Construction companies in Christchurch are facing heat from homeowners over allegations of substandard repairs - but they say the problems are out of their hands.
Lawyers and homeowners told Radio New Zealand last week shoddy repairs will likely lead to a crisis on the same scale as the leaky buildings crisis in the future.
But builders say the quality of repair work being done is no longer up to them.
Corbel Construction carries out repairs on behalf of insurers such as Southern Response and managing director Craig Jones said the post quake operating environment had become complicated.
"The big difference with the environment that we're in at the moment is the number of parties has changed and the drivers and the expectations of each party has changed quite substantially," he said.
"So if we're talking about insurance rebuild work, we're talking about us as a contracter, there's the home owner, there's the insurance company, there's the insurance company representative."
Nowadays, the insurance company representative, or Project Management Office (PMO), acts on behalf of the insurer and, instead of the homeowner, it is now the client construction companies such as Corbel are answerable to.
"So it's the PMO that's issuing us work, it's the PMO that's asking us to quote for work, and it's the PMO that we go to if we need direction and we need to seek instruction," he said.
"You've instantly go a wider range of people involved and you've instantly got a number of quite different drivers.
"That in itself kind of expands out into a whole lot of other stuff that I think is causing a lot of the frustration in the rebuild at the moment."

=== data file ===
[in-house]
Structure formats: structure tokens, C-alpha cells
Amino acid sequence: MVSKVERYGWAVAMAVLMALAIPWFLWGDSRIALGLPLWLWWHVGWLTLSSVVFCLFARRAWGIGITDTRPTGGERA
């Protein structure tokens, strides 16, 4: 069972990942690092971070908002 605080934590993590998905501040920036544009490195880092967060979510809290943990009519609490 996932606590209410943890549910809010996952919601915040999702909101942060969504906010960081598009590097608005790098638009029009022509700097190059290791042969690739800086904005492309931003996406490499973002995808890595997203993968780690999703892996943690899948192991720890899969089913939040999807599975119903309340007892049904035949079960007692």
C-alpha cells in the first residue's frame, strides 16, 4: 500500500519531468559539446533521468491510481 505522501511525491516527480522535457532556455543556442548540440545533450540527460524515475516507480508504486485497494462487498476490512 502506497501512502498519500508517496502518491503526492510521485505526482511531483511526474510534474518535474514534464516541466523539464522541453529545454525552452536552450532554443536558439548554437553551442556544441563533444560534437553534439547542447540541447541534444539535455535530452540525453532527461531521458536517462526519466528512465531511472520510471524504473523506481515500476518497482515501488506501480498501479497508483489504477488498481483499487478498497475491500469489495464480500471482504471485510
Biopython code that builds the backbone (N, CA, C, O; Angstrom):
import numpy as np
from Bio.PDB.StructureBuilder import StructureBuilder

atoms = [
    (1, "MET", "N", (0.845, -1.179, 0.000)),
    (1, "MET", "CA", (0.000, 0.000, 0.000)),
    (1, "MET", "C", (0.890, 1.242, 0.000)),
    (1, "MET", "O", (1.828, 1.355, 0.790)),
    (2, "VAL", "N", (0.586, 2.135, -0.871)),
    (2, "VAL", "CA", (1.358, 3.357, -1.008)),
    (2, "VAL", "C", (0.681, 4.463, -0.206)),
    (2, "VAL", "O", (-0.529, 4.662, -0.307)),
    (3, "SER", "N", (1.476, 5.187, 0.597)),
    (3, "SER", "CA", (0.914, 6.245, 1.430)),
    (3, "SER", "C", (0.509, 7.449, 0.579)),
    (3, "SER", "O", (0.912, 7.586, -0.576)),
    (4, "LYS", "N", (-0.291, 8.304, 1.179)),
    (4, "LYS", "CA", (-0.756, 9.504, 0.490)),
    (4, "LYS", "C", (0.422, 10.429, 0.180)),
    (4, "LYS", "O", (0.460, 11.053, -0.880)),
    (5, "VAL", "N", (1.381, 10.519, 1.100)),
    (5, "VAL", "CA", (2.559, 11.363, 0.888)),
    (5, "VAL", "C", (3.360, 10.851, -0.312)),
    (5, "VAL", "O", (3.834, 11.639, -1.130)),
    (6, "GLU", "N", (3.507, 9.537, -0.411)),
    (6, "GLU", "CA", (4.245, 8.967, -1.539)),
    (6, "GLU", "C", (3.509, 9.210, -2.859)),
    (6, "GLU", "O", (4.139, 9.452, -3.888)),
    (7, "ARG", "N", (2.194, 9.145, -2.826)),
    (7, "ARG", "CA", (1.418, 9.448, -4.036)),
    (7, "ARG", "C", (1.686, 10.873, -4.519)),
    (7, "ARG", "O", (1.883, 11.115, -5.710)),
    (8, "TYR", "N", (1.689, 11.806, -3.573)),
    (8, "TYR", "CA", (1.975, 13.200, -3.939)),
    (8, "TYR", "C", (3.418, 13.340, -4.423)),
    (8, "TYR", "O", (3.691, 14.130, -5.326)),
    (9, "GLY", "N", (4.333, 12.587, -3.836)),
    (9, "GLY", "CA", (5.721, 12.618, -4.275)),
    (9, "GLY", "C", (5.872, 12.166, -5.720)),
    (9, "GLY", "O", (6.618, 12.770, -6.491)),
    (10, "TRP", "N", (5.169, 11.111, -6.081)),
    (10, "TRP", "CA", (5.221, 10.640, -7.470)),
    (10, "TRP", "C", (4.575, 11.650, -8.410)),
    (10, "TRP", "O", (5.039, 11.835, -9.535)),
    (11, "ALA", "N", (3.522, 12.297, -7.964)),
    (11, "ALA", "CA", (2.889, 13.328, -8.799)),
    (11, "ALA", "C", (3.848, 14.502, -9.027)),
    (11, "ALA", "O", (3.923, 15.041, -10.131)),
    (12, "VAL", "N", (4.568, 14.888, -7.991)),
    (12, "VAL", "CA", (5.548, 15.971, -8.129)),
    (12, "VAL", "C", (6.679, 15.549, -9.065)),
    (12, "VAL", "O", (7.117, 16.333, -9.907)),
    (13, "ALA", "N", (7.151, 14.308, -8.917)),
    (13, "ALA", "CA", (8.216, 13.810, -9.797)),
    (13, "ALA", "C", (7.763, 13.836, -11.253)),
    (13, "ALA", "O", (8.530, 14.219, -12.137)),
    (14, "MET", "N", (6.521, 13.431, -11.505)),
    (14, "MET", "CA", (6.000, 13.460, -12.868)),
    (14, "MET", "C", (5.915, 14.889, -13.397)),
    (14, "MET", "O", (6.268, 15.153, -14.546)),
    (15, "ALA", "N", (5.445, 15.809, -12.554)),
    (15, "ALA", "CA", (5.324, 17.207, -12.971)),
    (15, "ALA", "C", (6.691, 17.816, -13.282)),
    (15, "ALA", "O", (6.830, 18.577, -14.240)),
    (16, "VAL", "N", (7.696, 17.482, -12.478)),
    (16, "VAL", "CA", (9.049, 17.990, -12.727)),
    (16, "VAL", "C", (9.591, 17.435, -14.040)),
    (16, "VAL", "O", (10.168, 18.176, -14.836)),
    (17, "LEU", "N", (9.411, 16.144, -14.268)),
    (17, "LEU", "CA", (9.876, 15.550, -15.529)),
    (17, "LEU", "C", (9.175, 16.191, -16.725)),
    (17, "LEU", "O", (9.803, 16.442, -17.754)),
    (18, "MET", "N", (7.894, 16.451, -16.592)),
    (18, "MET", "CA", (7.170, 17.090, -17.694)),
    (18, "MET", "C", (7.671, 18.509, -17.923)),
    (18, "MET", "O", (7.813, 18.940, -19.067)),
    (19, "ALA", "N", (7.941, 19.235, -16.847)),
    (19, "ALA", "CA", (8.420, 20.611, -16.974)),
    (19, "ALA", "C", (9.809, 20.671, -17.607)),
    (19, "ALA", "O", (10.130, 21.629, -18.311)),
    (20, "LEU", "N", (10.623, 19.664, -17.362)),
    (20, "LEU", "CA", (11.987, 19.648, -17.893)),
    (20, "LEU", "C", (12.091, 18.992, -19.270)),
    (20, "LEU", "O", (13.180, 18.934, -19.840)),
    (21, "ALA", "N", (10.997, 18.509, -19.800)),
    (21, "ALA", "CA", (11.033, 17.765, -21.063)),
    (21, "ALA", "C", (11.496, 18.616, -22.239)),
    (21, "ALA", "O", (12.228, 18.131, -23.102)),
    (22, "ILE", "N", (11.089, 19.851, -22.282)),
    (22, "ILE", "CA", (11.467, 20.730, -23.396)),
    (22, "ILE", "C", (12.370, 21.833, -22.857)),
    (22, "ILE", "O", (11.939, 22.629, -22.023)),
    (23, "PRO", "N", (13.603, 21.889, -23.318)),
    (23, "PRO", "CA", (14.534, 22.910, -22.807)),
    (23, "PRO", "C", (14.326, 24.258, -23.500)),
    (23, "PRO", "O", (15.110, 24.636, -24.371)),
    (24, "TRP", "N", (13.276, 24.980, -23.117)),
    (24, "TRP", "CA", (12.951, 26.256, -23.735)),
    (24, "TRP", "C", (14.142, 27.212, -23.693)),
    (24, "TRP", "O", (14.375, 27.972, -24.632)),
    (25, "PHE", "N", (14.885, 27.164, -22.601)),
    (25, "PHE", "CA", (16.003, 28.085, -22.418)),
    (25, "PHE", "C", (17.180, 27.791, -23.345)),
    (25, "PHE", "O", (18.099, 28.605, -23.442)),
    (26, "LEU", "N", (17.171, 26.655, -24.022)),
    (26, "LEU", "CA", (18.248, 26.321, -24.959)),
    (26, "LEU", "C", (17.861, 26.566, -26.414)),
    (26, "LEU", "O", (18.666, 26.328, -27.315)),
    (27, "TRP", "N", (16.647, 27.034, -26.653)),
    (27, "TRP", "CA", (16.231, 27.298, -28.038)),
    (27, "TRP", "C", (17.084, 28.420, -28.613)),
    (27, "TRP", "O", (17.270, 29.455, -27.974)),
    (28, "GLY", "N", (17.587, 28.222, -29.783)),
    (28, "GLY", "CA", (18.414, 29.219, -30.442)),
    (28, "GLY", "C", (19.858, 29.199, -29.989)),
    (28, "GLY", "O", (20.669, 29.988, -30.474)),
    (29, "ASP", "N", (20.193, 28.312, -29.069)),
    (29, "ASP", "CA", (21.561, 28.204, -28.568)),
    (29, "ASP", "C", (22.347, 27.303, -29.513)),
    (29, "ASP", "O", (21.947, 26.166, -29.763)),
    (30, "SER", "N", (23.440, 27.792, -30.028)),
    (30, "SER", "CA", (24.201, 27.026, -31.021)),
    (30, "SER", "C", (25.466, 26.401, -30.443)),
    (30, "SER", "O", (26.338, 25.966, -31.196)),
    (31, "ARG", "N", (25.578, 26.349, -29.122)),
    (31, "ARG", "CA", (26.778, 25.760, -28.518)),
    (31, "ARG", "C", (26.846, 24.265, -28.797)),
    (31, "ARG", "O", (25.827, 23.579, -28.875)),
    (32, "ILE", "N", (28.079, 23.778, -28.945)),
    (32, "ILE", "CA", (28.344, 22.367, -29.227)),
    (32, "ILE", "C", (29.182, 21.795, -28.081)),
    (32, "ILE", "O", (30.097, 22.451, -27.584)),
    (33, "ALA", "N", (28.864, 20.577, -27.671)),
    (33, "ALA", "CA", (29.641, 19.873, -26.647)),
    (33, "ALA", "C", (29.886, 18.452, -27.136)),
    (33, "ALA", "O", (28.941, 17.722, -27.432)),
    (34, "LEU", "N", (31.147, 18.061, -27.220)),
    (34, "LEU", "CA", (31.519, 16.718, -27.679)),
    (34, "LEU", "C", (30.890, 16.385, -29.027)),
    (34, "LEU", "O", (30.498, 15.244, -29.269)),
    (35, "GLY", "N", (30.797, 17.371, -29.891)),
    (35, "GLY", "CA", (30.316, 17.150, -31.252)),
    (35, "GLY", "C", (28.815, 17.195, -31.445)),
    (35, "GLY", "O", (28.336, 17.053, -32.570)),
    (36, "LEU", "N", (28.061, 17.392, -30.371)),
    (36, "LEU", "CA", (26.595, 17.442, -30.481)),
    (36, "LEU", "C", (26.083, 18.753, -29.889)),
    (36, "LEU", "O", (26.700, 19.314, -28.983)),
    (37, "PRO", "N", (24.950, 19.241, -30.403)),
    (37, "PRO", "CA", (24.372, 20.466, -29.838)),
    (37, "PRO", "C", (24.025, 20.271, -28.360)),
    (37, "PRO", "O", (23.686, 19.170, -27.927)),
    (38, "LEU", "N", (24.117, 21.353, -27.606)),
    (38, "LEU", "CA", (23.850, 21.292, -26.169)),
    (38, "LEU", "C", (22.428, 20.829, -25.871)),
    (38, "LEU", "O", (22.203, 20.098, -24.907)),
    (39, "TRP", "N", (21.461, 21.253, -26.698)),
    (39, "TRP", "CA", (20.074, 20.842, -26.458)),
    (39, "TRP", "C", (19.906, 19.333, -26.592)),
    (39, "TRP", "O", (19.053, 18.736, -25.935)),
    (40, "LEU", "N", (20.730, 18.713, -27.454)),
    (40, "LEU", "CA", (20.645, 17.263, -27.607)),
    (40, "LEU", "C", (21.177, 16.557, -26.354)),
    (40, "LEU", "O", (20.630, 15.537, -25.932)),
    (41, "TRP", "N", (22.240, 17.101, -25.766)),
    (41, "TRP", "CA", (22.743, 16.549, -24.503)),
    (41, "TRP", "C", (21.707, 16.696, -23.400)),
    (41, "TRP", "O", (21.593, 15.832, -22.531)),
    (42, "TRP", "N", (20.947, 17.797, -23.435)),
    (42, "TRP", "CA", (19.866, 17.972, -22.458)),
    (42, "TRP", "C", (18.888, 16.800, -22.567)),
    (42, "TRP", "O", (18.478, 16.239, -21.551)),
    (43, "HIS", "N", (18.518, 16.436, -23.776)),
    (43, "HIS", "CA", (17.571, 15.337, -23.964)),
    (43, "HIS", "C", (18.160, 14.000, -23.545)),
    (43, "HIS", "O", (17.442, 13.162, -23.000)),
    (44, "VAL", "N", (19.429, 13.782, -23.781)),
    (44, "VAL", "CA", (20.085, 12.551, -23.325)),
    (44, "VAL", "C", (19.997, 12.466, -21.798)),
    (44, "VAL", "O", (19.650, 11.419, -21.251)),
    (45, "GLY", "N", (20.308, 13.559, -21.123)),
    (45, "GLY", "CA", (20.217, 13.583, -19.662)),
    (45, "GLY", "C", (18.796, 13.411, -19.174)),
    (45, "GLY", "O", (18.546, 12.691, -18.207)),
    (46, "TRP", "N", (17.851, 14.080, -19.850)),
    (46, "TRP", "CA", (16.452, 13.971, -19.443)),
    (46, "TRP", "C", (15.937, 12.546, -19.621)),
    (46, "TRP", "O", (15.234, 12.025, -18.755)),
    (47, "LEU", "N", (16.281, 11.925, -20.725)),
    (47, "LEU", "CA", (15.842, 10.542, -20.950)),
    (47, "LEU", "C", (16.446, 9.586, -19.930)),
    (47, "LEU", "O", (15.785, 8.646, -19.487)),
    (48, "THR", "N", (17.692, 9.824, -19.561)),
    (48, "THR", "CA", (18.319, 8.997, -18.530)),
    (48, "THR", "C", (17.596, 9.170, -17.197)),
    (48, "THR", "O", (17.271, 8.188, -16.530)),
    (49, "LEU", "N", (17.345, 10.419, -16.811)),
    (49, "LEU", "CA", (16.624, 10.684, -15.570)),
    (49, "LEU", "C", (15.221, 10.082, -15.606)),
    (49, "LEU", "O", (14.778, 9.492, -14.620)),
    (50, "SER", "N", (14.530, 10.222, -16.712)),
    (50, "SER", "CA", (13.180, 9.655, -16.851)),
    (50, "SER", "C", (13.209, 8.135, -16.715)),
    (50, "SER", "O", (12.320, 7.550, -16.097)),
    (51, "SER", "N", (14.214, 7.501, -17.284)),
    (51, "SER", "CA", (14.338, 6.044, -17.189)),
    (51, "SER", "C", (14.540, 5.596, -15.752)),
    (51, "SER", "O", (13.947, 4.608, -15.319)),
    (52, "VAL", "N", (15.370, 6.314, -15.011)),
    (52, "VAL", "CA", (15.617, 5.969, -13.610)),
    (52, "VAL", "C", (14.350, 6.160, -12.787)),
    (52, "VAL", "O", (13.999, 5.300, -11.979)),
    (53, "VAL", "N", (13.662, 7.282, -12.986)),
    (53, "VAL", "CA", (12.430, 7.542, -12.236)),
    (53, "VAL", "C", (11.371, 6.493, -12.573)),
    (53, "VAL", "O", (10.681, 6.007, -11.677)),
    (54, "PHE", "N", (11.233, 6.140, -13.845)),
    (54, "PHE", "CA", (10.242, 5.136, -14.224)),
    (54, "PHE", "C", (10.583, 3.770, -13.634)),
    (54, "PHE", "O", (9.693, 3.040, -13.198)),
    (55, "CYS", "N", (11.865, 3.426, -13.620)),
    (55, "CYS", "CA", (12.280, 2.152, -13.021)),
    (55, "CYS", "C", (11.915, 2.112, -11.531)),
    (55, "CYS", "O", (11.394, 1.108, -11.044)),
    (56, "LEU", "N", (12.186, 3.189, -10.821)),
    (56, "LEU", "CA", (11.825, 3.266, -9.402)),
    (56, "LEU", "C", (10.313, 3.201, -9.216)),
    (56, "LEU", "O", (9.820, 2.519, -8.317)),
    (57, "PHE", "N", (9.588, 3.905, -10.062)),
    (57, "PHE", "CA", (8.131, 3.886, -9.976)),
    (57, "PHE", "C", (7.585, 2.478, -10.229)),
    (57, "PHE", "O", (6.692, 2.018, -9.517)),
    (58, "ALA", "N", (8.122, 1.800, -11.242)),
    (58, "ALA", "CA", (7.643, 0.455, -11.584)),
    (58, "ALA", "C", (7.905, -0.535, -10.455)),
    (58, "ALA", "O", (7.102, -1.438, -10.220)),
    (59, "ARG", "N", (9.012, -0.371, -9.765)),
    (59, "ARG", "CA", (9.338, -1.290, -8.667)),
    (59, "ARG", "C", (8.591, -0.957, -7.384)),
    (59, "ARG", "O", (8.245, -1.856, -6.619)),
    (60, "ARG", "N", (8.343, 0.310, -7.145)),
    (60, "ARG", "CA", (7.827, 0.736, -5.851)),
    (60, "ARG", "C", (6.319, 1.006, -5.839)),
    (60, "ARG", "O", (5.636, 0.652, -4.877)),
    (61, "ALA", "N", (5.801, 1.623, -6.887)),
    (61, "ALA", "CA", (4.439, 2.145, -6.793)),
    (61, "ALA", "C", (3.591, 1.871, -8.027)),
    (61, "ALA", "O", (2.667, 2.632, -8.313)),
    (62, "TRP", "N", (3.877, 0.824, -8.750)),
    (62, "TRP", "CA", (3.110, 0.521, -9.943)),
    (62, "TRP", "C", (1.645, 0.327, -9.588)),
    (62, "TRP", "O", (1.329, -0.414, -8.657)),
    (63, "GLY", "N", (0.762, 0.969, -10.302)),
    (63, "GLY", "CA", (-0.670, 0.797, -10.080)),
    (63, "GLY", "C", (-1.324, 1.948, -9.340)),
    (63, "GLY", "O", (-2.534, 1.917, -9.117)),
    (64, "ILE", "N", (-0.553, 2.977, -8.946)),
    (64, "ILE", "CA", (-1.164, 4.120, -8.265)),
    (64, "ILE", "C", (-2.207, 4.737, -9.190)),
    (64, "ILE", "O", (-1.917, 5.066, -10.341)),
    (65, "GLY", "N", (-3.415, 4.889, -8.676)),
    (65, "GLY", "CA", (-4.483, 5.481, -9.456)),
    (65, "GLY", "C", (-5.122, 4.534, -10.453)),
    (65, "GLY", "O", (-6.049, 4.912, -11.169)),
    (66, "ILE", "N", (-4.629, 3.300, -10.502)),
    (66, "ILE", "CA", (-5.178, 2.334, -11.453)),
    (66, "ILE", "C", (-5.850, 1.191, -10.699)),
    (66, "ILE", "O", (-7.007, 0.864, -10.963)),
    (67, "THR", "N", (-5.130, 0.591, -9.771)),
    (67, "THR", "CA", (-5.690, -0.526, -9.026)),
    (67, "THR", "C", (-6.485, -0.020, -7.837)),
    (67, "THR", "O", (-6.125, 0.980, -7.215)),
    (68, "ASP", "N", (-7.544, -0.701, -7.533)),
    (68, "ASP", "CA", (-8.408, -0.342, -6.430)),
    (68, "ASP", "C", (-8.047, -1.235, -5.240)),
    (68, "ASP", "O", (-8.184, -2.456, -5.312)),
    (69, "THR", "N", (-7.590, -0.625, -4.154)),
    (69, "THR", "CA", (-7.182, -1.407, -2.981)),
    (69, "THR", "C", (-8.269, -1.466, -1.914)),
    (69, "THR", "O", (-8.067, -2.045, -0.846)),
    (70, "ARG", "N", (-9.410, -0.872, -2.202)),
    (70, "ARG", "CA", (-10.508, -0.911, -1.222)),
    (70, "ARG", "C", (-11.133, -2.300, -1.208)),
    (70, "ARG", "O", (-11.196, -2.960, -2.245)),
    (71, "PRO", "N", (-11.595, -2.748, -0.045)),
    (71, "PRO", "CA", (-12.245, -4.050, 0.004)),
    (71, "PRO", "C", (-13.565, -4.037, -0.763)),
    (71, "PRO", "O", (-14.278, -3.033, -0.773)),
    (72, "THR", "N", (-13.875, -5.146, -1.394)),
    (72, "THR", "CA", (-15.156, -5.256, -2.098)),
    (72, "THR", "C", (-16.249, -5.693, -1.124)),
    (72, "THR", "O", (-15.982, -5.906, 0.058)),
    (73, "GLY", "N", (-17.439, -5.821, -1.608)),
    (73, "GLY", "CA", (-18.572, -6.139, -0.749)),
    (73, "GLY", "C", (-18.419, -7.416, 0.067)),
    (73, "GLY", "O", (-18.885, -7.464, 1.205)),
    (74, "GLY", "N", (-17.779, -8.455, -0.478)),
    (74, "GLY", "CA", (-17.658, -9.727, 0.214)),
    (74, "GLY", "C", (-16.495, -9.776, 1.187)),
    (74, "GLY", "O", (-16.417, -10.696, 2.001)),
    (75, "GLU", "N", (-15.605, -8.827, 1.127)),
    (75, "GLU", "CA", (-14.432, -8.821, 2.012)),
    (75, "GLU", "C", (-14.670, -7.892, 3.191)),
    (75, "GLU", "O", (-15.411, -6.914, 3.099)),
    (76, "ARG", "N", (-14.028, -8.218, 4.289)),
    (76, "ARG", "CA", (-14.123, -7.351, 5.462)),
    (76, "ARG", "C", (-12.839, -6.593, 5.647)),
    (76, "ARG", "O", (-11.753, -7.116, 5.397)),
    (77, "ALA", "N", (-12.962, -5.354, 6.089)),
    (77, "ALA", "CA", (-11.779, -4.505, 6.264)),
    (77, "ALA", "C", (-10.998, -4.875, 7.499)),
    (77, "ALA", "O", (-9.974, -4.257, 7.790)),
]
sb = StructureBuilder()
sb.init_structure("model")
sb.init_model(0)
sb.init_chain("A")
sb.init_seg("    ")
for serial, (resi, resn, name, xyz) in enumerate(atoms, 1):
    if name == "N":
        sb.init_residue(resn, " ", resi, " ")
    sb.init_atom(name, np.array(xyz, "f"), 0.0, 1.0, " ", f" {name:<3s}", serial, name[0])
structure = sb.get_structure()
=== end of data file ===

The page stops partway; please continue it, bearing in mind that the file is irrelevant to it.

Who holds the purse strings?
But Cam Preston, a chartered accountant who's battling his own insurer, said insurance companies were paying out as many home owners as they could so, in reality, it was the home owners who still held the purse strings.
"There's definitely a huge amount of pressure in the construction industry but I would say that that pressure is more than likely coming from home owners that have been cash settled and now are instructing the construction companies directly.
"That's not to say that there aren't some instructions coming from the insurance companies but the vast majority are cash-settled homeowners."
Homeowner Melanie Tobeck said her West Melton house had already had about $200,000 spent on its repairs - but they had failed and it needed another $400,000 spent to bring it back to its pre-quake standard.
She wanted to see an independent PMO created to audit the work being carried out by insurance companies' contractors.
"How I've often looked at this, either the council needs further powers or broader powers, or you need an independent PMO to do that auditing across the top for quality," she said.
"So the PMO is usually associated so closely with the insurer that they're not independent."
Insurance lawyer Duncan Webb said despite the confusion over who was in charge of home repairs, one thing remained clear - the obligation to ensure all building work was code compliant lay with the home owner, not the insurer or building contractor.